As auctioneers, we have a fiduciary obligation to our sellers. Once we’ve signed the contract, it’s our job to take bids. That’s what we do. Our attitude should be one of desperation for any bid we can find – we should be looking in every nook and cranny, behind every door and under every rock, hoping to find a bid that we can gobble up in hopes to add to the running total that is the current bid for each and every item in our auctions. We shouldn’t care how or when a bid comes in, we should only be thankful that it came before we said sold.

With that attitude in mind, once we book an auction that has Internet bidding in any form, it should be a race to get the items listed on our website. Popular financial talk show host Dave Ramsey uses the expression gazelle intense to describe the necessary urgency of getting out of debt. I submit that we should be gazelle intense about getting the items in our auctions up on the web so that we can begin taking bids as soon as humanly possible.

Could there be a benefit to waiting on a catalog to cook before turning it on? Does it build excitement? No. It actively depresses bidding activity. Have you ever been excited to wait for something that you wanted?

I buy a lot of things on the Internet, but I’m frugal about it. I’m an avid subscriber of Amazon Prime, and I frequent eBay and have a slew of browser plugins like PriceBlink that let me know for sure that I’m paying the lowest price for an item. The only thing that trumps price is time. I don’t like to spend a lot of time hunting for something. If I can perform an action and be done with the task of buying something, at least done enough to move on with my day, I’m going to opt for the fastest experience before necessarily the lowest price. What this means is that I want to do something right now, even if it means I’m not going to make the purchase right now.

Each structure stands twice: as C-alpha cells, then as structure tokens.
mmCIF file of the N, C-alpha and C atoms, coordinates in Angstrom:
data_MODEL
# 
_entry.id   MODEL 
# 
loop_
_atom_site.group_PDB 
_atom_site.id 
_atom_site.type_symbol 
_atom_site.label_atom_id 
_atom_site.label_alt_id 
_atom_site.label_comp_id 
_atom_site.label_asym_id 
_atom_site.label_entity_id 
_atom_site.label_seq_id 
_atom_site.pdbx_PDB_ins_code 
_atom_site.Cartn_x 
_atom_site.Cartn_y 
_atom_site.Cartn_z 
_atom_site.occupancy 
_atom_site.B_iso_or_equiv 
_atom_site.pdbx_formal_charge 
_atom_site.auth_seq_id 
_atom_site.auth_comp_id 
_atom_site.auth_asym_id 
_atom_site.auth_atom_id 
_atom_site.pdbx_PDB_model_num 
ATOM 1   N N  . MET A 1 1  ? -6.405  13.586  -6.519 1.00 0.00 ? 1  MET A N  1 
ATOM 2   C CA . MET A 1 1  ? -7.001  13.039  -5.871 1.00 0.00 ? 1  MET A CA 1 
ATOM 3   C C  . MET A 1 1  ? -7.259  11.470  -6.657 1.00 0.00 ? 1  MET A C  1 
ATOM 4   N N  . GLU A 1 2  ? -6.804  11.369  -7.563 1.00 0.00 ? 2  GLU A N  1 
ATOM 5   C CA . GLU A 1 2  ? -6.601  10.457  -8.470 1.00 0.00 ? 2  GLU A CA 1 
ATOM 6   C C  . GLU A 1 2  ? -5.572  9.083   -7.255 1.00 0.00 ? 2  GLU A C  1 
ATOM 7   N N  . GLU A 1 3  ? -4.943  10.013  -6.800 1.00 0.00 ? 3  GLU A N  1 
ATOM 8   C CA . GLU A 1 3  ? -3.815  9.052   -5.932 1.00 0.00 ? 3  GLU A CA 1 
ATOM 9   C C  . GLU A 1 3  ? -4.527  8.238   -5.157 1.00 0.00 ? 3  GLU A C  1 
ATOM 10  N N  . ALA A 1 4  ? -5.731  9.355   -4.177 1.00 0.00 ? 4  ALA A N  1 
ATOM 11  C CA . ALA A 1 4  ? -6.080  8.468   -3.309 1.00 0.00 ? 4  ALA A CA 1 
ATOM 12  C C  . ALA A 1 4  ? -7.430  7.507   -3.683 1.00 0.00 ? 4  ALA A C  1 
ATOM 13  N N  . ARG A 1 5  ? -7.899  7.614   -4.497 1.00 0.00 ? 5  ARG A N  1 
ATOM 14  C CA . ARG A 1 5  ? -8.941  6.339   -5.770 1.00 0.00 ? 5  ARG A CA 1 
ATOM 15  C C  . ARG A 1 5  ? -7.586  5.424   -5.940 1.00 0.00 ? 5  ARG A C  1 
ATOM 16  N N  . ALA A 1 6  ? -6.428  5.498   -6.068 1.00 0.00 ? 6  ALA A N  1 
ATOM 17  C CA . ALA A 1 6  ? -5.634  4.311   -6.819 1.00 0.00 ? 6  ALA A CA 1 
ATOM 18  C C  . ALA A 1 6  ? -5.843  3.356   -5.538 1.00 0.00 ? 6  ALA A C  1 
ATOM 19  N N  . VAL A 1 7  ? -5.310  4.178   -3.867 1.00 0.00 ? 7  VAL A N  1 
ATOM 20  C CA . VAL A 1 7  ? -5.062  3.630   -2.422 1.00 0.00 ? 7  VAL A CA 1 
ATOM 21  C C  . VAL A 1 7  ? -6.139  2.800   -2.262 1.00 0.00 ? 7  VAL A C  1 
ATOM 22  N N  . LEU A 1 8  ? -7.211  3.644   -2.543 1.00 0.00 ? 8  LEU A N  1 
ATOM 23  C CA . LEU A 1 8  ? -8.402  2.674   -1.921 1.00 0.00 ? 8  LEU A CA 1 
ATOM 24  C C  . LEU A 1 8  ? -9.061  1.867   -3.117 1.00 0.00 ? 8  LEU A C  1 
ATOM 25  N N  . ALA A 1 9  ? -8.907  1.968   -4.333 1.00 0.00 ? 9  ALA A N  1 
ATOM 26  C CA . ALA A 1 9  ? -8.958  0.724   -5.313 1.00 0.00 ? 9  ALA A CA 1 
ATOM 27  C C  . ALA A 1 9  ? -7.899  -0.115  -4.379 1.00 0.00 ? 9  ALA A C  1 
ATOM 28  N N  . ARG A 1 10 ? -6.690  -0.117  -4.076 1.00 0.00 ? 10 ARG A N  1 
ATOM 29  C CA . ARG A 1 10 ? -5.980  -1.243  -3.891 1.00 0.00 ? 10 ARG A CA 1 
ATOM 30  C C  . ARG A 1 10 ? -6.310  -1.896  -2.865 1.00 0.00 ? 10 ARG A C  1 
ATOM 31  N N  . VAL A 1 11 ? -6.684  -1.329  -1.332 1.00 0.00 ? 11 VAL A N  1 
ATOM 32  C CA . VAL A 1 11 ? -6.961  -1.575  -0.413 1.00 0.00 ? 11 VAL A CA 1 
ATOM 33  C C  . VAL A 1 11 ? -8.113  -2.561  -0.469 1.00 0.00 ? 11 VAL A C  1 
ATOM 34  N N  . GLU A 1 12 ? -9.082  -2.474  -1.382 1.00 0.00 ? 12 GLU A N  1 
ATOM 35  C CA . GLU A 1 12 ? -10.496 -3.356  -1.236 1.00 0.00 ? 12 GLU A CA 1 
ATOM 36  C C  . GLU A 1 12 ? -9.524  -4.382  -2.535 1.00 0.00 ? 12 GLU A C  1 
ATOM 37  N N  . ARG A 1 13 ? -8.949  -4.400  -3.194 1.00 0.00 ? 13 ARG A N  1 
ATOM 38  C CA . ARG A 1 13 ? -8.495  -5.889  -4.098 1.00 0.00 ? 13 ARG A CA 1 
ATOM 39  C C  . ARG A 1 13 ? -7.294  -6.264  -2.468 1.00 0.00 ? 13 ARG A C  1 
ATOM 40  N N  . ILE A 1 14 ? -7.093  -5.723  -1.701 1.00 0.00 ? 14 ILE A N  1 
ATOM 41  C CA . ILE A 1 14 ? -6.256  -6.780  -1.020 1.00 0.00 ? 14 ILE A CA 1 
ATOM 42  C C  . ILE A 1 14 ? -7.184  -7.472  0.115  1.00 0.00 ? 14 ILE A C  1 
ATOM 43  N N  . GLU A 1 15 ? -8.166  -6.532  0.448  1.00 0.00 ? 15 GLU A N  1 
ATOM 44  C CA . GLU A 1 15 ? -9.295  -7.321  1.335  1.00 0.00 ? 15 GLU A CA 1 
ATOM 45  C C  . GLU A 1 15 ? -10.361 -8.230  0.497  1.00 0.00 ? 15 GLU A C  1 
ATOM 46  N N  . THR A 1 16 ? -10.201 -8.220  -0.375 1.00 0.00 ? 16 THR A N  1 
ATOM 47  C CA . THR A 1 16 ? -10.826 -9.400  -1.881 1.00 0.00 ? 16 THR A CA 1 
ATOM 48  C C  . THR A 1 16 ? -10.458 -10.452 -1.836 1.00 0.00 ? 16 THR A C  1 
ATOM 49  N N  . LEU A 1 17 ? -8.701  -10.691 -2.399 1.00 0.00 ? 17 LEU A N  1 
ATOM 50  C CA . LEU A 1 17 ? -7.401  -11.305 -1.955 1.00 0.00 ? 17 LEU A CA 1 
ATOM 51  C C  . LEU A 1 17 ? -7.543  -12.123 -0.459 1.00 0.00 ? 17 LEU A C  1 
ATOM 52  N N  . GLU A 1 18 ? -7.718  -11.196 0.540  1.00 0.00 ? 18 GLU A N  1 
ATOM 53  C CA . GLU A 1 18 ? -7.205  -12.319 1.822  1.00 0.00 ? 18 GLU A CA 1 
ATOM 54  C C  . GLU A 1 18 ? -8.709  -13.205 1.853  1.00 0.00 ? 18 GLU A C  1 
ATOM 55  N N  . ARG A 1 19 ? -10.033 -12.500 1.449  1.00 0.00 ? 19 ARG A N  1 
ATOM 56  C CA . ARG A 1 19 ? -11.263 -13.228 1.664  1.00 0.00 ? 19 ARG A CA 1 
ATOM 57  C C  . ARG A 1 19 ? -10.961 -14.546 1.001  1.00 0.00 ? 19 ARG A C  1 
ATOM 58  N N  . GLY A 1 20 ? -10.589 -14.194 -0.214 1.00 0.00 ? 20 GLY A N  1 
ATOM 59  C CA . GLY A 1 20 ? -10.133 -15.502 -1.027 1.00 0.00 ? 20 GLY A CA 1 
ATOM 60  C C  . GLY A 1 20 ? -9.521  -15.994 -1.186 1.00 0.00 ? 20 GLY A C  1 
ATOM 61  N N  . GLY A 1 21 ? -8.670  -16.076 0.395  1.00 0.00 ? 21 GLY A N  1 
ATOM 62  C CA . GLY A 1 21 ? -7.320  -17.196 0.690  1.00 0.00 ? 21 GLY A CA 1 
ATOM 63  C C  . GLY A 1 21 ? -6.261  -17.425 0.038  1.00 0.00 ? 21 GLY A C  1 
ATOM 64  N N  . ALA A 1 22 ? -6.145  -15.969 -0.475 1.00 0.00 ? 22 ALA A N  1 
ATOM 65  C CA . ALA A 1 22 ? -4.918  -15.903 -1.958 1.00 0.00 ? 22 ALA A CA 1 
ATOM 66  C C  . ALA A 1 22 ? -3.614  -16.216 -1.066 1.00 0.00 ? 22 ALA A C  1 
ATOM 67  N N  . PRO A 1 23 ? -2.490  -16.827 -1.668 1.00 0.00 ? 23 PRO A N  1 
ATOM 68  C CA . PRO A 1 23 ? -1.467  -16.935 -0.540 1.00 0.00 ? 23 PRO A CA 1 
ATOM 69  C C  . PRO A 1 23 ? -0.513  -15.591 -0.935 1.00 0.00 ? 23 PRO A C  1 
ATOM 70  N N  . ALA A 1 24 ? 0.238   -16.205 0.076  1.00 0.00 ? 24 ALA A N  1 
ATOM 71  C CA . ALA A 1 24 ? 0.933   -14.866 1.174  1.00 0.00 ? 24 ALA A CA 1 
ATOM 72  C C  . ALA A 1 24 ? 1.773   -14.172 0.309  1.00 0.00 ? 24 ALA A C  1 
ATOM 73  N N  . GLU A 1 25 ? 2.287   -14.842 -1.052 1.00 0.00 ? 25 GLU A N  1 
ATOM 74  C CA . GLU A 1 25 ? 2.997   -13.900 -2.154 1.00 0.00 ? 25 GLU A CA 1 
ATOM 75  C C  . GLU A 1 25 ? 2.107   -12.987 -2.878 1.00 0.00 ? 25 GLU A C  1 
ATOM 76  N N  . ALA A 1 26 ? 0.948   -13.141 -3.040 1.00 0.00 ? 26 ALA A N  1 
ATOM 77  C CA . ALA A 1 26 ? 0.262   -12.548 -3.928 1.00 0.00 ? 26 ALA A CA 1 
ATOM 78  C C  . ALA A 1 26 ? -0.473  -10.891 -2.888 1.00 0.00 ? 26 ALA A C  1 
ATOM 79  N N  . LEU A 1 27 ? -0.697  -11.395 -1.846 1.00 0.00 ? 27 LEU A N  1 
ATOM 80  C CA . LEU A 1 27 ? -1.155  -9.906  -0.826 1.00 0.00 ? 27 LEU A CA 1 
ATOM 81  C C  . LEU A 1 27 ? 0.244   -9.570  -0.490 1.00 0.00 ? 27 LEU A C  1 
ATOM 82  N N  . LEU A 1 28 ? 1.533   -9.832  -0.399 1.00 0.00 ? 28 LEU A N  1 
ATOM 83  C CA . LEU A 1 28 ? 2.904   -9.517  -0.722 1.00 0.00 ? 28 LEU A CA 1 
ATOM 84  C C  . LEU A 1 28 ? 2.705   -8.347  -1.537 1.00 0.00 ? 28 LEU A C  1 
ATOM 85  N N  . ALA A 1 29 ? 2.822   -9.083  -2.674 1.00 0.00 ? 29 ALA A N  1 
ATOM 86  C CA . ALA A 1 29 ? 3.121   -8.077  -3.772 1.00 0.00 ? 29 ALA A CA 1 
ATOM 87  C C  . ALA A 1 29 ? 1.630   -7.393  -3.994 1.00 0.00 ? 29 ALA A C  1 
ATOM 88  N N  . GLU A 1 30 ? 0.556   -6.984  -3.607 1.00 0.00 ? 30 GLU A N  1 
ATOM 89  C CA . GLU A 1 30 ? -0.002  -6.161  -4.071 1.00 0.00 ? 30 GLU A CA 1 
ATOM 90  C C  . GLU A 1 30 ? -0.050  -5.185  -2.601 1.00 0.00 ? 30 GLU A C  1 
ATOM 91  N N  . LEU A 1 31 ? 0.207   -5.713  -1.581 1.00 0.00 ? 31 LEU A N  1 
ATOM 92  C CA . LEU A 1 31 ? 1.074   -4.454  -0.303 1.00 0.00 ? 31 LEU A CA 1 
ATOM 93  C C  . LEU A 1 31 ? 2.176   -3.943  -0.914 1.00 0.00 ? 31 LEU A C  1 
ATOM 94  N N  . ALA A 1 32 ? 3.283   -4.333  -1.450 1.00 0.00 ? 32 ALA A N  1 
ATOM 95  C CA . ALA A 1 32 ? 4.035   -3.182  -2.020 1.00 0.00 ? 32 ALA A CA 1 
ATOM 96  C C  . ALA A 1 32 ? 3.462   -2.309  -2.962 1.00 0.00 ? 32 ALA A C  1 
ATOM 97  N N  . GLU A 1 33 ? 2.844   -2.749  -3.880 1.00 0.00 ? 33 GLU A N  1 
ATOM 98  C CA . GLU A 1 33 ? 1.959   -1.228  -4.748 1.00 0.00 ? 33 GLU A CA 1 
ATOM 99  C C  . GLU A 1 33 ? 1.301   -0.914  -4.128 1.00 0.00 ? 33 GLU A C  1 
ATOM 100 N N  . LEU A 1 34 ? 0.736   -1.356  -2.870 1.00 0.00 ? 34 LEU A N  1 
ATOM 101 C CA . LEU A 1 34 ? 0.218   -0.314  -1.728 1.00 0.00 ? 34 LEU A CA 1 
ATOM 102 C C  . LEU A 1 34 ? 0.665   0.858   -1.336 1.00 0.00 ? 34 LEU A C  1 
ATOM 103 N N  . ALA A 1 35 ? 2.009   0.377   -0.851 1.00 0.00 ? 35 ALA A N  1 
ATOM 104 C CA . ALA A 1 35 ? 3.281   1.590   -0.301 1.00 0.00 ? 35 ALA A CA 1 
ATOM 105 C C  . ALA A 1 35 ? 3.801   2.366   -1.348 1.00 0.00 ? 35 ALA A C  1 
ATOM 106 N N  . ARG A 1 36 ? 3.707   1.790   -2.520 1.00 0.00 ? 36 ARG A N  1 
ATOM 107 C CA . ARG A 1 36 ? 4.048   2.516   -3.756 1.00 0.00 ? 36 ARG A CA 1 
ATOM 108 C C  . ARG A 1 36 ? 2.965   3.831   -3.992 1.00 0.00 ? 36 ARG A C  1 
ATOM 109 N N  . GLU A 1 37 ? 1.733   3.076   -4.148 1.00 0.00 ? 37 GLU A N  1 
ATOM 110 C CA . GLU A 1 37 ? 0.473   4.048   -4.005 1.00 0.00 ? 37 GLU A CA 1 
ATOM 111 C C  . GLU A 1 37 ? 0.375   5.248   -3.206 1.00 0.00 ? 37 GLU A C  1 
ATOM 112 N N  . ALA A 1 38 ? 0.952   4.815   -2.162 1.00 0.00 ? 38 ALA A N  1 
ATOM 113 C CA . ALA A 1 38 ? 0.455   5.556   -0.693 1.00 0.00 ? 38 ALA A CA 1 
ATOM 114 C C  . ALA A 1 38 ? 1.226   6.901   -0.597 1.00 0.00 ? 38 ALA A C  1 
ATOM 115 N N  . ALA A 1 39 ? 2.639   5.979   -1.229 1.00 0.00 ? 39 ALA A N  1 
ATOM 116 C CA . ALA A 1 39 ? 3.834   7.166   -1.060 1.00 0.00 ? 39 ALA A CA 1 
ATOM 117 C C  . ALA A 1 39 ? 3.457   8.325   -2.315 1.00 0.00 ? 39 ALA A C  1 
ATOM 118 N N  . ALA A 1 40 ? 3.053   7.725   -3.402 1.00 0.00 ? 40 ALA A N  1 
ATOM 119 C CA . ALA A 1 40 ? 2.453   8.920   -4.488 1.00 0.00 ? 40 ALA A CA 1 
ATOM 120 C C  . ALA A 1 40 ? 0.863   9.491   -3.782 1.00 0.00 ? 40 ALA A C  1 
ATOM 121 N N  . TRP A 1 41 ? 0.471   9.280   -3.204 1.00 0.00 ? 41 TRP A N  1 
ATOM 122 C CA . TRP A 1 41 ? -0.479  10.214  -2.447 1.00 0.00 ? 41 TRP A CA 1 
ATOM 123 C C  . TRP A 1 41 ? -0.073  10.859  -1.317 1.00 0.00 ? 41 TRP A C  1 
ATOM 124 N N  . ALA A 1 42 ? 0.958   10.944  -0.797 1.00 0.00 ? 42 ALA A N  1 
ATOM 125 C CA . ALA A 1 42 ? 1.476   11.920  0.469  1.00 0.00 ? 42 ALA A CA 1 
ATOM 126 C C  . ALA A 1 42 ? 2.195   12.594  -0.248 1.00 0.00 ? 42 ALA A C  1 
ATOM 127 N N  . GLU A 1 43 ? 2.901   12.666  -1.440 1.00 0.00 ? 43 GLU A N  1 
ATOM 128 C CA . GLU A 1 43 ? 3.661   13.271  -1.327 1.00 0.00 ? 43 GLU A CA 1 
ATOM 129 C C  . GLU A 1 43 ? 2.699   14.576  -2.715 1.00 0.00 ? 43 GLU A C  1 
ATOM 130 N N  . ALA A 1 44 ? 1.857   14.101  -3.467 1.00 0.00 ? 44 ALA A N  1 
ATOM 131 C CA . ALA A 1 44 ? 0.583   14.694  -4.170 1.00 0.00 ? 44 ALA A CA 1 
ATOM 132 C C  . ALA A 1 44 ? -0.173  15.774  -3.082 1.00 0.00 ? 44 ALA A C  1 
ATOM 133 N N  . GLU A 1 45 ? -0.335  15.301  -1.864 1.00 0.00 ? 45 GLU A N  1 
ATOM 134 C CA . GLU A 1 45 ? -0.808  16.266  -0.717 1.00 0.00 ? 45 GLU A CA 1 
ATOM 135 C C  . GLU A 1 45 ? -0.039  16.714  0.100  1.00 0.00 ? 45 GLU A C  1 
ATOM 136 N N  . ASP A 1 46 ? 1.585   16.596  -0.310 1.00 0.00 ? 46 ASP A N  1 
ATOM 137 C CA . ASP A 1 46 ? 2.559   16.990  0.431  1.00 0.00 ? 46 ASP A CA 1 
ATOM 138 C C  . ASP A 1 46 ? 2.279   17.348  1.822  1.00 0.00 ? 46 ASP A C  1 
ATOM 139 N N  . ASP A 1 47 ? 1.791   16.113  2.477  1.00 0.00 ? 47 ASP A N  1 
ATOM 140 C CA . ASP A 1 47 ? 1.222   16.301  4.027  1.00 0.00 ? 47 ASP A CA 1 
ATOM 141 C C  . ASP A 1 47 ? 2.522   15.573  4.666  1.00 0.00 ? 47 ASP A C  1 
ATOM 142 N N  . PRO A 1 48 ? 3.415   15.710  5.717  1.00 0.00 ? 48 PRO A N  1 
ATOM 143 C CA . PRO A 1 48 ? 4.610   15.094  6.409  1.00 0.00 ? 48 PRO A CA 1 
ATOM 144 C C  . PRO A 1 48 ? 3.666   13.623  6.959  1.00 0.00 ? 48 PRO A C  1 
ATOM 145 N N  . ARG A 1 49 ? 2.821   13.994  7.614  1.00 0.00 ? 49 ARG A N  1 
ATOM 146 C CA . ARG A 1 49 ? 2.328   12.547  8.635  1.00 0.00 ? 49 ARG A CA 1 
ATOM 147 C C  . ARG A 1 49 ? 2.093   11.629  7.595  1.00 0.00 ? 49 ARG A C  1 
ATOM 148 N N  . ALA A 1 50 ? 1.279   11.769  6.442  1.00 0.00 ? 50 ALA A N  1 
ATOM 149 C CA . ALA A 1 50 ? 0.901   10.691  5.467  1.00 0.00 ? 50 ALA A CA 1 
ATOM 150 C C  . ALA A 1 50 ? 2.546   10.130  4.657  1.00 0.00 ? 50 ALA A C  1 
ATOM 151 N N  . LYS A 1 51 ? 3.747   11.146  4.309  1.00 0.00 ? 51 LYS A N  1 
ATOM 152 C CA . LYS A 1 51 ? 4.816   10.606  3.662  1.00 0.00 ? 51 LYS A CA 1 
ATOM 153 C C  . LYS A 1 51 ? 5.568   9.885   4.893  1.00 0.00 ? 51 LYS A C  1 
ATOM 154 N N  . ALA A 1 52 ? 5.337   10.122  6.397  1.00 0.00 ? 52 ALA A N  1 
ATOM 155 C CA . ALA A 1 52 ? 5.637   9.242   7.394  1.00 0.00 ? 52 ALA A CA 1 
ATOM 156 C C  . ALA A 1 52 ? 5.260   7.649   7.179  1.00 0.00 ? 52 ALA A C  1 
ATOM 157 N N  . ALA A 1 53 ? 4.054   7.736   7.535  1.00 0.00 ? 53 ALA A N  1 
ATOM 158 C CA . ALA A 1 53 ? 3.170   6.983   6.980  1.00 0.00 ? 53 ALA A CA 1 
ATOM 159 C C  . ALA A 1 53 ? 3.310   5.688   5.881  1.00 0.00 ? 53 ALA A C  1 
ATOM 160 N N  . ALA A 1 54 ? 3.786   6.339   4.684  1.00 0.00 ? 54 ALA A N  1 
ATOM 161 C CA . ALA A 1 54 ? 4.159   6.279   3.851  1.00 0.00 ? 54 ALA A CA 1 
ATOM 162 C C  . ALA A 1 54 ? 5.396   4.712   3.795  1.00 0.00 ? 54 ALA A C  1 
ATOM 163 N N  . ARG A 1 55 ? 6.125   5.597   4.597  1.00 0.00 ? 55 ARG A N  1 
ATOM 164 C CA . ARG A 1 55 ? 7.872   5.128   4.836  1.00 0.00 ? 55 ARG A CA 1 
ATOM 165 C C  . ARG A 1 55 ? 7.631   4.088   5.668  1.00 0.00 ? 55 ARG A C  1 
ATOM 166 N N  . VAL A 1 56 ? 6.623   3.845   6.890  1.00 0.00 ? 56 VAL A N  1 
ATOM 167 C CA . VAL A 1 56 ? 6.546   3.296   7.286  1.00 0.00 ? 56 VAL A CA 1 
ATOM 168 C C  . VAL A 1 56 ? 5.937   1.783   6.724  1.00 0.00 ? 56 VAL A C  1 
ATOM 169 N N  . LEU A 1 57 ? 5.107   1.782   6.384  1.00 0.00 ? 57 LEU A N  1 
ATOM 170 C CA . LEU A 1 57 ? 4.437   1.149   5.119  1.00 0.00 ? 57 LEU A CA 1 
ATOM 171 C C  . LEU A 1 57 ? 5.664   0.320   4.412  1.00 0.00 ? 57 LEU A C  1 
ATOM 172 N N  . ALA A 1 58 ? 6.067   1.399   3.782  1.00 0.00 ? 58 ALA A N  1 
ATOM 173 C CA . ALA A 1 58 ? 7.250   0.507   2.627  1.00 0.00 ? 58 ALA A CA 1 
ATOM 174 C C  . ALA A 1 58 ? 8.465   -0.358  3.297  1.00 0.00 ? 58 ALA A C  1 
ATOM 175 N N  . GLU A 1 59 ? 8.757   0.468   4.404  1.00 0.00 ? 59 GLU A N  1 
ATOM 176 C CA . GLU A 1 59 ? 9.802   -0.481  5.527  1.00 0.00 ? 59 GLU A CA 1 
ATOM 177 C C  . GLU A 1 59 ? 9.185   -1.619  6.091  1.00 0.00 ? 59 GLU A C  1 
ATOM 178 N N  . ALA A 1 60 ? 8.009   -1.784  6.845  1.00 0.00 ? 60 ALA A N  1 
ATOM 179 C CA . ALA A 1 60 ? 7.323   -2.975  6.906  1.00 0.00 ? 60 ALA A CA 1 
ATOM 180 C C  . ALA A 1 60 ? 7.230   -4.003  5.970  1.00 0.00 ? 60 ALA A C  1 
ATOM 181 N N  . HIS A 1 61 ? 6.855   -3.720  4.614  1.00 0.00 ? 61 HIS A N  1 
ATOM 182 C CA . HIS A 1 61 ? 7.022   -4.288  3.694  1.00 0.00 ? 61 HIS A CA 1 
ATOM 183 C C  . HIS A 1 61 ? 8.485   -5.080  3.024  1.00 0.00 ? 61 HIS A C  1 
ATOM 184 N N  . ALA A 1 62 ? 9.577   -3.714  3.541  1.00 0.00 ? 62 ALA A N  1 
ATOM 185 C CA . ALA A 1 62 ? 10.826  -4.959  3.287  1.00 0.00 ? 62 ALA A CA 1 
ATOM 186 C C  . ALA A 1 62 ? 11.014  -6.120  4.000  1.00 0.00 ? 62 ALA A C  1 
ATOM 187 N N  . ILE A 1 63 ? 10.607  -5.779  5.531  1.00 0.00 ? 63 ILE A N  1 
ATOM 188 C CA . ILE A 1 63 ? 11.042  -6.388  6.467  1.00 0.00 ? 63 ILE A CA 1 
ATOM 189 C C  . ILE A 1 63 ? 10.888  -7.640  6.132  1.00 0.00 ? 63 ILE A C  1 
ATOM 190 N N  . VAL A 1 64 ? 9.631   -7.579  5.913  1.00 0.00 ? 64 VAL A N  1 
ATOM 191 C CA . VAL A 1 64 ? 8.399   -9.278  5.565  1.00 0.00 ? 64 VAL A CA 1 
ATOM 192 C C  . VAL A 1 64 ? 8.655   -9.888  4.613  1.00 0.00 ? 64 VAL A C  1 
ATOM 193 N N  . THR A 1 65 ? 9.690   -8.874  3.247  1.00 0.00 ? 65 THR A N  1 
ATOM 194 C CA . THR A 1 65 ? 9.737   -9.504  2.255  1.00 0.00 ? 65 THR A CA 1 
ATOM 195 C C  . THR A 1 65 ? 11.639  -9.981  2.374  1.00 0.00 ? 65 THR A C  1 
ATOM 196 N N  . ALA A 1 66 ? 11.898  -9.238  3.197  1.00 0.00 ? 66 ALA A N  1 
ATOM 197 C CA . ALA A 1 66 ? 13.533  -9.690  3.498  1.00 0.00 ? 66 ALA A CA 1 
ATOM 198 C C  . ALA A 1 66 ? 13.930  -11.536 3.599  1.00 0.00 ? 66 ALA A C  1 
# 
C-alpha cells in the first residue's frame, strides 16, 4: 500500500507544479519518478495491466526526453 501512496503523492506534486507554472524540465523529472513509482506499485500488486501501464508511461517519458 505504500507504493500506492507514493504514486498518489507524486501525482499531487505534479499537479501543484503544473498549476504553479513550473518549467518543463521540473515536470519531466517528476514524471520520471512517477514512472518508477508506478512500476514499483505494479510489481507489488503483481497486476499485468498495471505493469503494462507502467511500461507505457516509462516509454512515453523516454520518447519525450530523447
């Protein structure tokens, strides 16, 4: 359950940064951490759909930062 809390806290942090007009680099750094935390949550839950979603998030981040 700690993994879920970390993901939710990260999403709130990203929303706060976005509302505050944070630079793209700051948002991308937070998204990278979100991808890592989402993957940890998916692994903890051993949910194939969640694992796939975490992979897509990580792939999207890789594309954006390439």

If I find a widget that I want on your auction site, and I can’t bid on it yet because the magic bidding window hasn’t arrived yet, am I going to be excited to come back? Nope. I’m going to go back to Google and click on the next link down. Only in the rare case that you’re selling something that is very hard to find will I create a reminder of some kind or remember to come back. And when I have to take that extra step and wait, I’m not going to be happy about it. My opinion of your company is not going to be favorable because you’ve hijacked my time, which is often more important than the lower price that I’ll get to pay because you didn’t take bids from everyone else who saw unavailable bidding and didn’t come back.